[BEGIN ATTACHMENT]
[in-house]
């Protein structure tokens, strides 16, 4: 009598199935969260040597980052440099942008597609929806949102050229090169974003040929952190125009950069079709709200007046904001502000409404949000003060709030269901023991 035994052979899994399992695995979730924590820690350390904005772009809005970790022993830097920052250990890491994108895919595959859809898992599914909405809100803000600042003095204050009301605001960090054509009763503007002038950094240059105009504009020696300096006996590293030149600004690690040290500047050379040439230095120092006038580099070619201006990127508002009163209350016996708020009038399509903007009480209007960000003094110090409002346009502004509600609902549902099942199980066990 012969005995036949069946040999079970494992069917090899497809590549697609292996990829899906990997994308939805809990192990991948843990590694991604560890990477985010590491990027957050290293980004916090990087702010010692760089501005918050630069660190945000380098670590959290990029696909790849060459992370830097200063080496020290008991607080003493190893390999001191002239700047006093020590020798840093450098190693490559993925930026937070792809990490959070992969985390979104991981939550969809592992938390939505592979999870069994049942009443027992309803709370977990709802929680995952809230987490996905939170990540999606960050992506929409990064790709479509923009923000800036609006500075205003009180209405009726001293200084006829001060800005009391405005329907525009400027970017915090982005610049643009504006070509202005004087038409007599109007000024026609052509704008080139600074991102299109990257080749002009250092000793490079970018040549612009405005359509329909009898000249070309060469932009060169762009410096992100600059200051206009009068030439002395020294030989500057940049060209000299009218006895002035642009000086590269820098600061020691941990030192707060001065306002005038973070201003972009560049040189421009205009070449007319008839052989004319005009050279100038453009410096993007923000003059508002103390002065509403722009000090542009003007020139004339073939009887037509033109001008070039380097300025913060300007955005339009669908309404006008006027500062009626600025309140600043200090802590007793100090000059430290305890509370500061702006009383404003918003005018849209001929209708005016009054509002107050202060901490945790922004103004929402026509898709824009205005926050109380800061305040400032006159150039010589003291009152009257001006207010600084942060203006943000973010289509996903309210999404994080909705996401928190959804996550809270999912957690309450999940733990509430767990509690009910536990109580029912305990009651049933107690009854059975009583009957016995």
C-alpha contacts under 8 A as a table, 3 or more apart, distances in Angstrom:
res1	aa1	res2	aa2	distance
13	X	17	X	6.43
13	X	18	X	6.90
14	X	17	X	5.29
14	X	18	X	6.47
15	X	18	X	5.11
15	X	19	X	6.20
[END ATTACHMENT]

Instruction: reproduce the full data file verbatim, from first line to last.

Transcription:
[in-house]
């Protein structure tokens, strides 16, 4: 009598199935969260040597980052440099942008597609929806949102050229090169974003040929952190125009950069079709709200007046904001502000409404949000003060709030269901023991 035994052979899994399992695995979730924590820690350390904005772009809005970790022993830097920052250990890491994108895919595959859809898992599914909405809100803000600042003095204050009301605001960090054509009763503007002038950094240059105009504009020696300096006996590293030149600004690690040290500047050379040439230095120092006038580099070619201006990127508002009163209350016996708020009038399509903007009480209007960000003094110090409002346009502004509600609902549902099942199980066990 012969005995036949069946040999079970494992069917090899497809590549697609292996990829899906990997994308939805809990192990991948843990590694991604560890990477985010590491990027957050290293980004916090990087702010010692760089501005918050630069660190945000380098670590959290990029696909790849060459992370830097200063080496020290008991607080003493190893390999001191002239700047006093020590020798840093450098190693490559993925930026937070792809990490959070992969985390979104991981939550969809592992938390939505592979999870069994049942009443027992309803709370977990709802929680995952809230987490996905939170990540999606960050992506929409990064790709479509923009923000800036609006500075205003009180209405009726001293200084006829001060800005009391405005329907525009400027970017915090982005610049643009504006070509202005004087038409007599109007000024026609052509704008080139600074991102299109990257080749002009250092000793490079970018040549612009405005359509329909009898000249070309060469932009060169762009410096992100600059200051206009009068030439002395020294030989500057940049060209000299009218006895002035642009000086590269820098600061020691941990030192707060001065306002005038973070201003972009560049040189421009205009070449007319008839052989004319005009050279100038453009410096993007923000003059508002103390002065509403722009000090542009003007020139004339073939009887037509033109001008070039380097300025913060300007955005339009669908309404006008006027500062009626600025309140600043200090802590007793100090000059430290305890509370500061702006009383404003918003005018849209001929209708005016009054509002107050202060901490945790922004103004929402026509898709824009205005926050109380800061305040400032006159150039010589003291009152009257001006207010600084942060203006943000973010289509996903309210999404994080909705996401928190959804996550809270999912957690309450999940733990509430767990509690009910536990109580029912305990009651049933107690009854059975009583009957016995």
C-alpha contacts under 8 A as a table, 3 or more apart, distances in Angstrom:
res1	aa1	res2	aa2	distance
13	X	17	X	6.43
13	X	18	X	6.90
14	X	17	X	5.29
14	X	18	X	6.47
15	X	18	X	5.11
15	X	19	X	6.20